It seems like it's been forever since Matt Herian's name was
uttered in a sentence that didn't have the question about his eventual return
attached. It's been over a year since he went down with both a broken leg and a
broken wrist. If one surgery wasn't bad enough to have to endure on that leg,
Herian had to undergo two, setting his rehab back perhaps an entire
The way is apparently over, though, so people can once again look forward to seeing his face and number on the field turf of Memorial Stadium once again.
What's that mean to the tight end position?
Since there isn't a ton of members at this position, we won't break it down into categories, rather we will rank them top to bottom on just where we think they will come out of spring seated on the depth chart. This is a position that is so vital to the "West Coast" offense and it hasn't been the same since Herian went down. This spring they will start revamping that group for the future.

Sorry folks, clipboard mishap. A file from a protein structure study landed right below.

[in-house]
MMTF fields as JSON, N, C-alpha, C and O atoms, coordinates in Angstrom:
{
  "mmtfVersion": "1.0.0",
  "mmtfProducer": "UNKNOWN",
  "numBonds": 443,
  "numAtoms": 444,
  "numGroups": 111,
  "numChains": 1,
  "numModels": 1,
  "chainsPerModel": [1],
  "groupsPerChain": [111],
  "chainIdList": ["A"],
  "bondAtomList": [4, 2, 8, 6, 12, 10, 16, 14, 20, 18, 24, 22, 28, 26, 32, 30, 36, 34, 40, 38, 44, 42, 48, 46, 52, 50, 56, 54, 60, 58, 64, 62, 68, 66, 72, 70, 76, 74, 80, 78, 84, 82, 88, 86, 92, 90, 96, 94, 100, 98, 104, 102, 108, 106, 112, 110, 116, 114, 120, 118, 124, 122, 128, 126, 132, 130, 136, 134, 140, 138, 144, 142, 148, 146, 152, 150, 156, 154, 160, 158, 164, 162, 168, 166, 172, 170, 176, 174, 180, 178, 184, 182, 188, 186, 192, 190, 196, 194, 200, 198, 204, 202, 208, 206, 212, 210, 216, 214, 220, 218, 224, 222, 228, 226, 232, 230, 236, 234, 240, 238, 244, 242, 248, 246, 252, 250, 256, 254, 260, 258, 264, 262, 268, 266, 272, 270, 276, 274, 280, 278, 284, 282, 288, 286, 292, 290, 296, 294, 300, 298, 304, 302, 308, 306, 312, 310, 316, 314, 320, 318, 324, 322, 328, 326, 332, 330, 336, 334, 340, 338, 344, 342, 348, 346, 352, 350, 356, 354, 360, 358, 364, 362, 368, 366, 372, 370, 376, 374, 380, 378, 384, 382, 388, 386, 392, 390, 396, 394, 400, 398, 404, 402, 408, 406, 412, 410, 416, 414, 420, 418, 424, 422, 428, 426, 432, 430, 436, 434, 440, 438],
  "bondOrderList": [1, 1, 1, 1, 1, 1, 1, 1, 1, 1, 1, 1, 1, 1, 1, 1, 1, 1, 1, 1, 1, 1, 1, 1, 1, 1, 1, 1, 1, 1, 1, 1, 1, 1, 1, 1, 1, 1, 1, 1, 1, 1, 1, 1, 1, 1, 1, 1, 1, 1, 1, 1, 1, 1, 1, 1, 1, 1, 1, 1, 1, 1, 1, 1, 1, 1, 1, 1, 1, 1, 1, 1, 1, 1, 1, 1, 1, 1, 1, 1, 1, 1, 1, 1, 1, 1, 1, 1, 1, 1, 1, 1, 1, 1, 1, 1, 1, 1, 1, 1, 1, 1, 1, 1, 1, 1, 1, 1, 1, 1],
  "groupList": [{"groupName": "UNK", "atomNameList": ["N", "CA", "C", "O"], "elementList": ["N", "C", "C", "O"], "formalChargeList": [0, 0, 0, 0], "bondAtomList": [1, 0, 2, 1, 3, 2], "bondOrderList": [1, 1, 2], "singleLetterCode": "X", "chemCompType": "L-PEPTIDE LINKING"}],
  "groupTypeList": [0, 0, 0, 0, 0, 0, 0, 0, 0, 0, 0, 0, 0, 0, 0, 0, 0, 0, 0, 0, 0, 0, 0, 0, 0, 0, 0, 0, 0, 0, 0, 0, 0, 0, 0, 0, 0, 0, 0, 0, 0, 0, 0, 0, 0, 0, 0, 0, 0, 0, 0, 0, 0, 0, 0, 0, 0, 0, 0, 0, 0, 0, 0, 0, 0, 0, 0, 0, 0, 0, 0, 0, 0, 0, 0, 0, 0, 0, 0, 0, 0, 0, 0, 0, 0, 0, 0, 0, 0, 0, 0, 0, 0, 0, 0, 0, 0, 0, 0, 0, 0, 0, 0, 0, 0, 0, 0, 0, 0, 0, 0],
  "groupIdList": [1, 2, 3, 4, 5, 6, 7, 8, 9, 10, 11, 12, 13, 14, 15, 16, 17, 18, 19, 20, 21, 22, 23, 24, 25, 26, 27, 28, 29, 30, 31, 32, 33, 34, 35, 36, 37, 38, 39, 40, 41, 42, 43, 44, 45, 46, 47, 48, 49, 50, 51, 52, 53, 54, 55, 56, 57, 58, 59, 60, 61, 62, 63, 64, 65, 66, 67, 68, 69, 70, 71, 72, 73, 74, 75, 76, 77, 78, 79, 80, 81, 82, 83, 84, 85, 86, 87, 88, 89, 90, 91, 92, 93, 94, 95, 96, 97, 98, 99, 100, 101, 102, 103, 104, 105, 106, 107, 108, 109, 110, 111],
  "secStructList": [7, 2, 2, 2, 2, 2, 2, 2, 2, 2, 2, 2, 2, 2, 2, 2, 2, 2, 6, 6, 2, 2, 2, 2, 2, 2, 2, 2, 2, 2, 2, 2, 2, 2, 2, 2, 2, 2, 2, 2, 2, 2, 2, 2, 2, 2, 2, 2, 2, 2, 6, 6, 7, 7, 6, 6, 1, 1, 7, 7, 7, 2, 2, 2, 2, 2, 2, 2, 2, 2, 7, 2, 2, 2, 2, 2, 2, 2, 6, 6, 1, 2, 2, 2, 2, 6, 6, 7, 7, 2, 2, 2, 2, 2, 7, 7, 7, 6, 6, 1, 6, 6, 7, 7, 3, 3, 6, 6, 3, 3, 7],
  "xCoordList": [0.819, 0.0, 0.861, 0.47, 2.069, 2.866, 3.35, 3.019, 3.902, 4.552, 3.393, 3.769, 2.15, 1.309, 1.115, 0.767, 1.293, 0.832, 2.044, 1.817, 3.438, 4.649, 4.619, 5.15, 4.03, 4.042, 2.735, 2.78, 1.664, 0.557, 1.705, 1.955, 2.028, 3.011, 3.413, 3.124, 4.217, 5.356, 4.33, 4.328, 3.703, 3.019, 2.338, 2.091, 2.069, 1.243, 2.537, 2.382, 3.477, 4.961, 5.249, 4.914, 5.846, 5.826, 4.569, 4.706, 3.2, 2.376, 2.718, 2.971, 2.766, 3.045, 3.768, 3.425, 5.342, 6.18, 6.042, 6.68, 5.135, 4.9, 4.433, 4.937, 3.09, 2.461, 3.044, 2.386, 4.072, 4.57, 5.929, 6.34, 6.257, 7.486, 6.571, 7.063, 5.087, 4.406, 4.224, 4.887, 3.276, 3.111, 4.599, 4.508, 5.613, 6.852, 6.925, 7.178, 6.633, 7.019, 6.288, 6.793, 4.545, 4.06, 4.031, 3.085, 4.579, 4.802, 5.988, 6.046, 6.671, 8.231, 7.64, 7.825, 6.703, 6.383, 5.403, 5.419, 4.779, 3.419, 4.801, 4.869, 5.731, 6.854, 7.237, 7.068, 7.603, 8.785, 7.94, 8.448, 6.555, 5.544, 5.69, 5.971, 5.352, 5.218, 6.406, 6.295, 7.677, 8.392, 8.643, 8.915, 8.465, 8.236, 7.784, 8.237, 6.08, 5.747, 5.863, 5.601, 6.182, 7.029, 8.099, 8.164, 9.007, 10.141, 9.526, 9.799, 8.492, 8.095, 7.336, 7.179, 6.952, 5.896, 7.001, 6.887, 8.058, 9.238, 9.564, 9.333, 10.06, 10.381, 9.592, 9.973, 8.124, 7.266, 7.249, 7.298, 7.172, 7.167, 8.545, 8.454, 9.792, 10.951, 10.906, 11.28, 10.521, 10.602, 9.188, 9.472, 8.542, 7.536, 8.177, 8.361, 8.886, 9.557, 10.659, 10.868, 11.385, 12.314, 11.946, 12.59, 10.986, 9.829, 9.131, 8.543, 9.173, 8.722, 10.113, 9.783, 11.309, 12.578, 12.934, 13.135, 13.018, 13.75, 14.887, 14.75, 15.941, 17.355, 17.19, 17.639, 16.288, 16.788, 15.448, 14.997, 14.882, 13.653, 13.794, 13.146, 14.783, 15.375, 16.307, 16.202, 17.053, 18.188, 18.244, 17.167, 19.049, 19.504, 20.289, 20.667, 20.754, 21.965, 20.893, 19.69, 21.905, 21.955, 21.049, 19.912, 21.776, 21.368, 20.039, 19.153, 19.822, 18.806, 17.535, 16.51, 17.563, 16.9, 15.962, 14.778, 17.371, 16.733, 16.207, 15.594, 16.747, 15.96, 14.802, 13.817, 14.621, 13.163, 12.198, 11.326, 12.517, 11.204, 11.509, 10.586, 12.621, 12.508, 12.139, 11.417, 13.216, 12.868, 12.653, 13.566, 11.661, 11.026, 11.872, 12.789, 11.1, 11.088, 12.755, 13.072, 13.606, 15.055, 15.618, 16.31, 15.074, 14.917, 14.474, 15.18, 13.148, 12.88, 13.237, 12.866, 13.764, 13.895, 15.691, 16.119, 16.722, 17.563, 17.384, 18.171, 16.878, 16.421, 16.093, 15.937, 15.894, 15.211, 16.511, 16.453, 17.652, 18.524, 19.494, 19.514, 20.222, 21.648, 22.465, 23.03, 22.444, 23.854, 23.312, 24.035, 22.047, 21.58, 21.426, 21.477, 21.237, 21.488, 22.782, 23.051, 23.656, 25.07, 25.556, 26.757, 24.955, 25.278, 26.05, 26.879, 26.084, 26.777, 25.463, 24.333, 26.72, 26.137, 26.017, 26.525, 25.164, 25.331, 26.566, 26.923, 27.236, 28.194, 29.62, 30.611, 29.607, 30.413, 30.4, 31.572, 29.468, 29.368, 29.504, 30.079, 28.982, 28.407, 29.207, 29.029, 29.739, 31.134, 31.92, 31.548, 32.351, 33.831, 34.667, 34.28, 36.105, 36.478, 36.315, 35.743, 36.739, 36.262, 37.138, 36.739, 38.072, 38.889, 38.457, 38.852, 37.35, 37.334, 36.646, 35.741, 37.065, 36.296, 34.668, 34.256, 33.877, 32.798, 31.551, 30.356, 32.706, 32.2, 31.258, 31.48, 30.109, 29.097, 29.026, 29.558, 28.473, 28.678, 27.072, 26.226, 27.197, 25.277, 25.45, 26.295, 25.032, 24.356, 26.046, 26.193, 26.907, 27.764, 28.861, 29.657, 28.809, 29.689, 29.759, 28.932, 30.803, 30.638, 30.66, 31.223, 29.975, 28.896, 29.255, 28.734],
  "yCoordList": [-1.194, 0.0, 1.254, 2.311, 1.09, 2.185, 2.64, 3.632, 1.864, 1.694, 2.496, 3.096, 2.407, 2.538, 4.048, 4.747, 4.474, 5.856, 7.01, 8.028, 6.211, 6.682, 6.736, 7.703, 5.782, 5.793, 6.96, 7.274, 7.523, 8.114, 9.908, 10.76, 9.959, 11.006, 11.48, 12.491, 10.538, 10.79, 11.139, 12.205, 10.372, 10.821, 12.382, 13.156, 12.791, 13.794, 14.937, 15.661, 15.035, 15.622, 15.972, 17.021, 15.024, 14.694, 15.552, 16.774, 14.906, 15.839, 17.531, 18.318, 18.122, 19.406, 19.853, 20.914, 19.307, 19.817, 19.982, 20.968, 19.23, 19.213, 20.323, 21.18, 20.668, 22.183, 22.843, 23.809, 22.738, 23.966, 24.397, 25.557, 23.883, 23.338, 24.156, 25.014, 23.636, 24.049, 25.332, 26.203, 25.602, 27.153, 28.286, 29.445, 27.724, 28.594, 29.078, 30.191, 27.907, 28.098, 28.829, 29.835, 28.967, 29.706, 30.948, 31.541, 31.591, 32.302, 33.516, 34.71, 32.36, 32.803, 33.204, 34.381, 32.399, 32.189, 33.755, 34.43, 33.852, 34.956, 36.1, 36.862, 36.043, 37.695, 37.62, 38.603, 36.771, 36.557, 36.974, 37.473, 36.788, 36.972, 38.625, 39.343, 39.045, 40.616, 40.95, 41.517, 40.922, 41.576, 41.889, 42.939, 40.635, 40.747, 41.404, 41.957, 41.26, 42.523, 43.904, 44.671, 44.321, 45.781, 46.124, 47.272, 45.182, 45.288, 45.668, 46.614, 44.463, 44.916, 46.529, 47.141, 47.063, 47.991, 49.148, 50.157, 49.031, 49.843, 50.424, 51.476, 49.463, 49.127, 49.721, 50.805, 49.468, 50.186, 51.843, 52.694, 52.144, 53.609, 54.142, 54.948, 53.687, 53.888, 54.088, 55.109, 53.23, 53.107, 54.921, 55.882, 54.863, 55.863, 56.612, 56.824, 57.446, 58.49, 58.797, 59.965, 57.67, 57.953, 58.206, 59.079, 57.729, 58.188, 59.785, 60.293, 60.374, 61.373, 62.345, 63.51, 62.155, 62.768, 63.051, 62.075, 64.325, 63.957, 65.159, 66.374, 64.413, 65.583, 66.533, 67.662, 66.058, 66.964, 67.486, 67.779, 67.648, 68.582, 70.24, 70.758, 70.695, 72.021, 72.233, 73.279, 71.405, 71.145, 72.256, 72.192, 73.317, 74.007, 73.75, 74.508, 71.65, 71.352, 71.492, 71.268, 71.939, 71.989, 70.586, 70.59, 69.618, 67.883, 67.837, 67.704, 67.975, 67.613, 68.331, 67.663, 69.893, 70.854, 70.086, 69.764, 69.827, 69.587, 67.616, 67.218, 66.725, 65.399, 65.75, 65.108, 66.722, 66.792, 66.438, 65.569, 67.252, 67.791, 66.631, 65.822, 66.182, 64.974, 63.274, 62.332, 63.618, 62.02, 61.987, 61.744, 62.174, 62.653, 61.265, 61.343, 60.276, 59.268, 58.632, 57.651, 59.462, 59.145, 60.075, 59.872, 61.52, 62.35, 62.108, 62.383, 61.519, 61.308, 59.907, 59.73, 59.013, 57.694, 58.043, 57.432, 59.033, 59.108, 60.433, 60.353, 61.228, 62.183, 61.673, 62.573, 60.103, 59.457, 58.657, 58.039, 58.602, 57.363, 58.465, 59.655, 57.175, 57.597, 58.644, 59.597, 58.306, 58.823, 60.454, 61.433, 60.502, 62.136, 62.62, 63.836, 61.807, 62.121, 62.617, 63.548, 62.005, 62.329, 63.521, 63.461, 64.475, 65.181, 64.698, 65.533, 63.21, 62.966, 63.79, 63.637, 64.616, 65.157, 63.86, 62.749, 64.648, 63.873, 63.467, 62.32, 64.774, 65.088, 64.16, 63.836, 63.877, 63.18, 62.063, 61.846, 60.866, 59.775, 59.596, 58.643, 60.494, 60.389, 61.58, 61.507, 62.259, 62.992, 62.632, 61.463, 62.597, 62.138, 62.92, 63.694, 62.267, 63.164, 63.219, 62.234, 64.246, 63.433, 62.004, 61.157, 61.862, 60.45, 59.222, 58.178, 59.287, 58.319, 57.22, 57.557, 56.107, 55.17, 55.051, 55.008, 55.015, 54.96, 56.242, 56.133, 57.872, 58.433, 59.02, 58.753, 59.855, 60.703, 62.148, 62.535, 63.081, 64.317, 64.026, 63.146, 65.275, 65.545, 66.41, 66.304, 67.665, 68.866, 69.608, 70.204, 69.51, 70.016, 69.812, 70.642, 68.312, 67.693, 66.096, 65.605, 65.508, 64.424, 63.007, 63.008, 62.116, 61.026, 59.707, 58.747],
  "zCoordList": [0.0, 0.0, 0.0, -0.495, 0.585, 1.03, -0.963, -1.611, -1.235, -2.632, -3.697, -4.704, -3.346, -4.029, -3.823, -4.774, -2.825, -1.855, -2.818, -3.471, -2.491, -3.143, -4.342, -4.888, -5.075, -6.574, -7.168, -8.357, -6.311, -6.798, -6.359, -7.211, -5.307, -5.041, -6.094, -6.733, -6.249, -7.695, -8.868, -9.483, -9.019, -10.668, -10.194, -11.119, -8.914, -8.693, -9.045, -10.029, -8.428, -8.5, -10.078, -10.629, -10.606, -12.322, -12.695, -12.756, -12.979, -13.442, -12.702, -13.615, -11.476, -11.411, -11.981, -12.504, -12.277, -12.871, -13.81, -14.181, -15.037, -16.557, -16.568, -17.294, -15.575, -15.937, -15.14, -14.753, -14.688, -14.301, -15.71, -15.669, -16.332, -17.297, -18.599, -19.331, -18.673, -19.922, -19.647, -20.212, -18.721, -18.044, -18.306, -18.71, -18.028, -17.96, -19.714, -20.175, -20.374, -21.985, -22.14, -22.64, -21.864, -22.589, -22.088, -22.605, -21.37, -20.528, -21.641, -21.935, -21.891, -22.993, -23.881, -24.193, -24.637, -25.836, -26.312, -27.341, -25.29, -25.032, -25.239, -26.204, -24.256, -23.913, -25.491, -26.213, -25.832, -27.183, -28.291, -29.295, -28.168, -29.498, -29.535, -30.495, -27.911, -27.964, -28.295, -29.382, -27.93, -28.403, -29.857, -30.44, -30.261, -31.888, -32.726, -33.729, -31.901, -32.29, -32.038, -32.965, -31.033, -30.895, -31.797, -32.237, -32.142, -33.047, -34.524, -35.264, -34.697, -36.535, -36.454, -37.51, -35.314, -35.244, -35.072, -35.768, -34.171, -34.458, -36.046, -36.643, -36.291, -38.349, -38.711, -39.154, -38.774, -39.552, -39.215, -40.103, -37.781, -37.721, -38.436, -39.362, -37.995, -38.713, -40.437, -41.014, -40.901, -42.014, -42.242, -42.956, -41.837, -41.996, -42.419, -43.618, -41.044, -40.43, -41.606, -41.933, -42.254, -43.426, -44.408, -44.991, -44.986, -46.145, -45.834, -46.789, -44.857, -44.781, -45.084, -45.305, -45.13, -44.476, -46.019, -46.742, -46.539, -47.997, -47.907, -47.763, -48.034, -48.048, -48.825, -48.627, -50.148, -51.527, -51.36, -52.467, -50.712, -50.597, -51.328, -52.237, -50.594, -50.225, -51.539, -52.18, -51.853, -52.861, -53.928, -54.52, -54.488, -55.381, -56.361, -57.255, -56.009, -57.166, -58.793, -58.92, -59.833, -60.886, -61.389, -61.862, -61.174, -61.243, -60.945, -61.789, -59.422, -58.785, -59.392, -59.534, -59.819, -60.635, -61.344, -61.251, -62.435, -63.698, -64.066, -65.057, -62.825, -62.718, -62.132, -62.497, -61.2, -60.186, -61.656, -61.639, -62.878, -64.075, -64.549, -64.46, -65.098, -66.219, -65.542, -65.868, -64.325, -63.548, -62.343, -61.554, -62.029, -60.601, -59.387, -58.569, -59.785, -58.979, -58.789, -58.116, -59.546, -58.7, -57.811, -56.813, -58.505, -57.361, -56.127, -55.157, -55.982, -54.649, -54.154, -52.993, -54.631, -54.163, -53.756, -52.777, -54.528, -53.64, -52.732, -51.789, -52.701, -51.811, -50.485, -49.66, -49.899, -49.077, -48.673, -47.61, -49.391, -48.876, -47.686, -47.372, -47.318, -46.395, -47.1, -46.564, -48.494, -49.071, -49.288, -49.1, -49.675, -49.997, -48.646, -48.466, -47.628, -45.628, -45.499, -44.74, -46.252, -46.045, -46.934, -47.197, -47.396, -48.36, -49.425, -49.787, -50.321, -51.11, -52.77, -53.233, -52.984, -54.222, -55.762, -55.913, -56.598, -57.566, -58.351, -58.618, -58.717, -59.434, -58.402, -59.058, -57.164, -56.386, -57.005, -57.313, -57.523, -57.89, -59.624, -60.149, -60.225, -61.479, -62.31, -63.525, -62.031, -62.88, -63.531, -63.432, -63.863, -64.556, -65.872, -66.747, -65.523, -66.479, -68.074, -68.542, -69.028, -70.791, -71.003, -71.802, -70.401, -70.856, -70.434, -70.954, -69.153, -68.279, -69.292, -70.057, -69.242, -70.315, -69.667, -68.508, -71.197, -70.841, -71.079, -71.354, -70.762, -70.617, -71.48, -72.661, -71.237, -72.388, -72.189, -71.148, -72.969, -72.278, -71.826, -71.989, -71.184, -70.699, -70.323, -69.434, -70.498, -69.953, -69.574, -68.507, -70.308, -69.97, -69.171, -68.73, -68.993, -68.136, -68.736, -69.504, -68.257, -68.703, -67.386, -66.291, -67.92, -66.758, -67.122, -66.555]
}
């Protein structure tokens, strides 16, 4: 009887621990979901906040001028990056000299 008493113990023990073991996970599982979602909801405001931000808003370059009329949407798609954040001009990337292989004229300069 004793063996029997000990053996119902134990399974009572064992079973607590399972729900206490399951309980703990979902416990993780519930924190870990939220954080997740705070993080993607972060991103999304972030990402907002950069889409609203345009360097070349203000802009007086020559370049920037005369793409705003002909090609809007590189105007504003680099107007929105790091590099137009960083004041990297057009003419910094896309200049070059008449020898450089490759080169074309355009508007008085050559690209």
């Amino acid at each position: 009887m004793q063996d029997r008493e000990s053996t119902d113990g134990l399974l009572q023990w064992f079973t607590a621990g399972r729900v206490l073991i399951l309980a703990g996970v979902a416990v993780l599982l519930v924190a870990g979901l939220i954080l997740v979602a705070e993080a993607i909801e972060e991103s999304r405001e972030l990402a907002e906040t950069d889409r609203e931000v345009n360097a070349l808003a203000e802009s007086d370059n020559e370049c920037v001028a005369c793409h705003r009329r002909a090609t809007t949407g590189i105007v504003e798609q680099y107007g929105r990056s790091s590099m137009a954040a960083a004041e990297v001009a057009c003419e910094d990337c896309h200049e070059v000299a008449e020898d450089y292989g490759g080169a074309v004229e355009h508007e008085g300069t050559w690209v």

The first thing you have to ask yourself is exactly what does this offense need out of their tight end?
If you look at the offense that is most closely related to the one Nebraska runs, you simply have to go where head coach Bill Callahan's old boss resides. No, not Al Davis, but the man whose offense he used in his first year at the helm of the Oakland Raiders, taking the silver and black to the Super Bowl to meat you-know-who.
In Callahan's first year he basically took John Gruden's offense verbatim and kept it as-is. Why change something that works, right?
Callahan did change it the following year, though, and that manifestation is basically what you see Nebraska running today, but it's still not a terribly long way from what Gruden still runs with the Bucs.
So, what does the tight end mean to their team?
Starting tight end Alex Smith caught 41 balls last season, out of a total of 303 completions the Buccaneers had on the year. That makes his role approximately 14% of Tampa Bay's passing attack. Out of Nebraska's 239 completions in 2005, their top tight end in regard to receptions (J.B. Phillips) accounted for just six percent. In Callahan's last year with the Raiders his starting tight end (Doug Jolley) accounted for 13% of the team's passing offense.
While neither Smith or Jolley turned out to be very prolific receivers in regard to touchdowns, both served their purpose in being able to become a significant threat in this offense, something the tight end currently isn't at Nebraska. This is where you can bet Callahan and company want to go with the position and this is how we see this spring shaping up.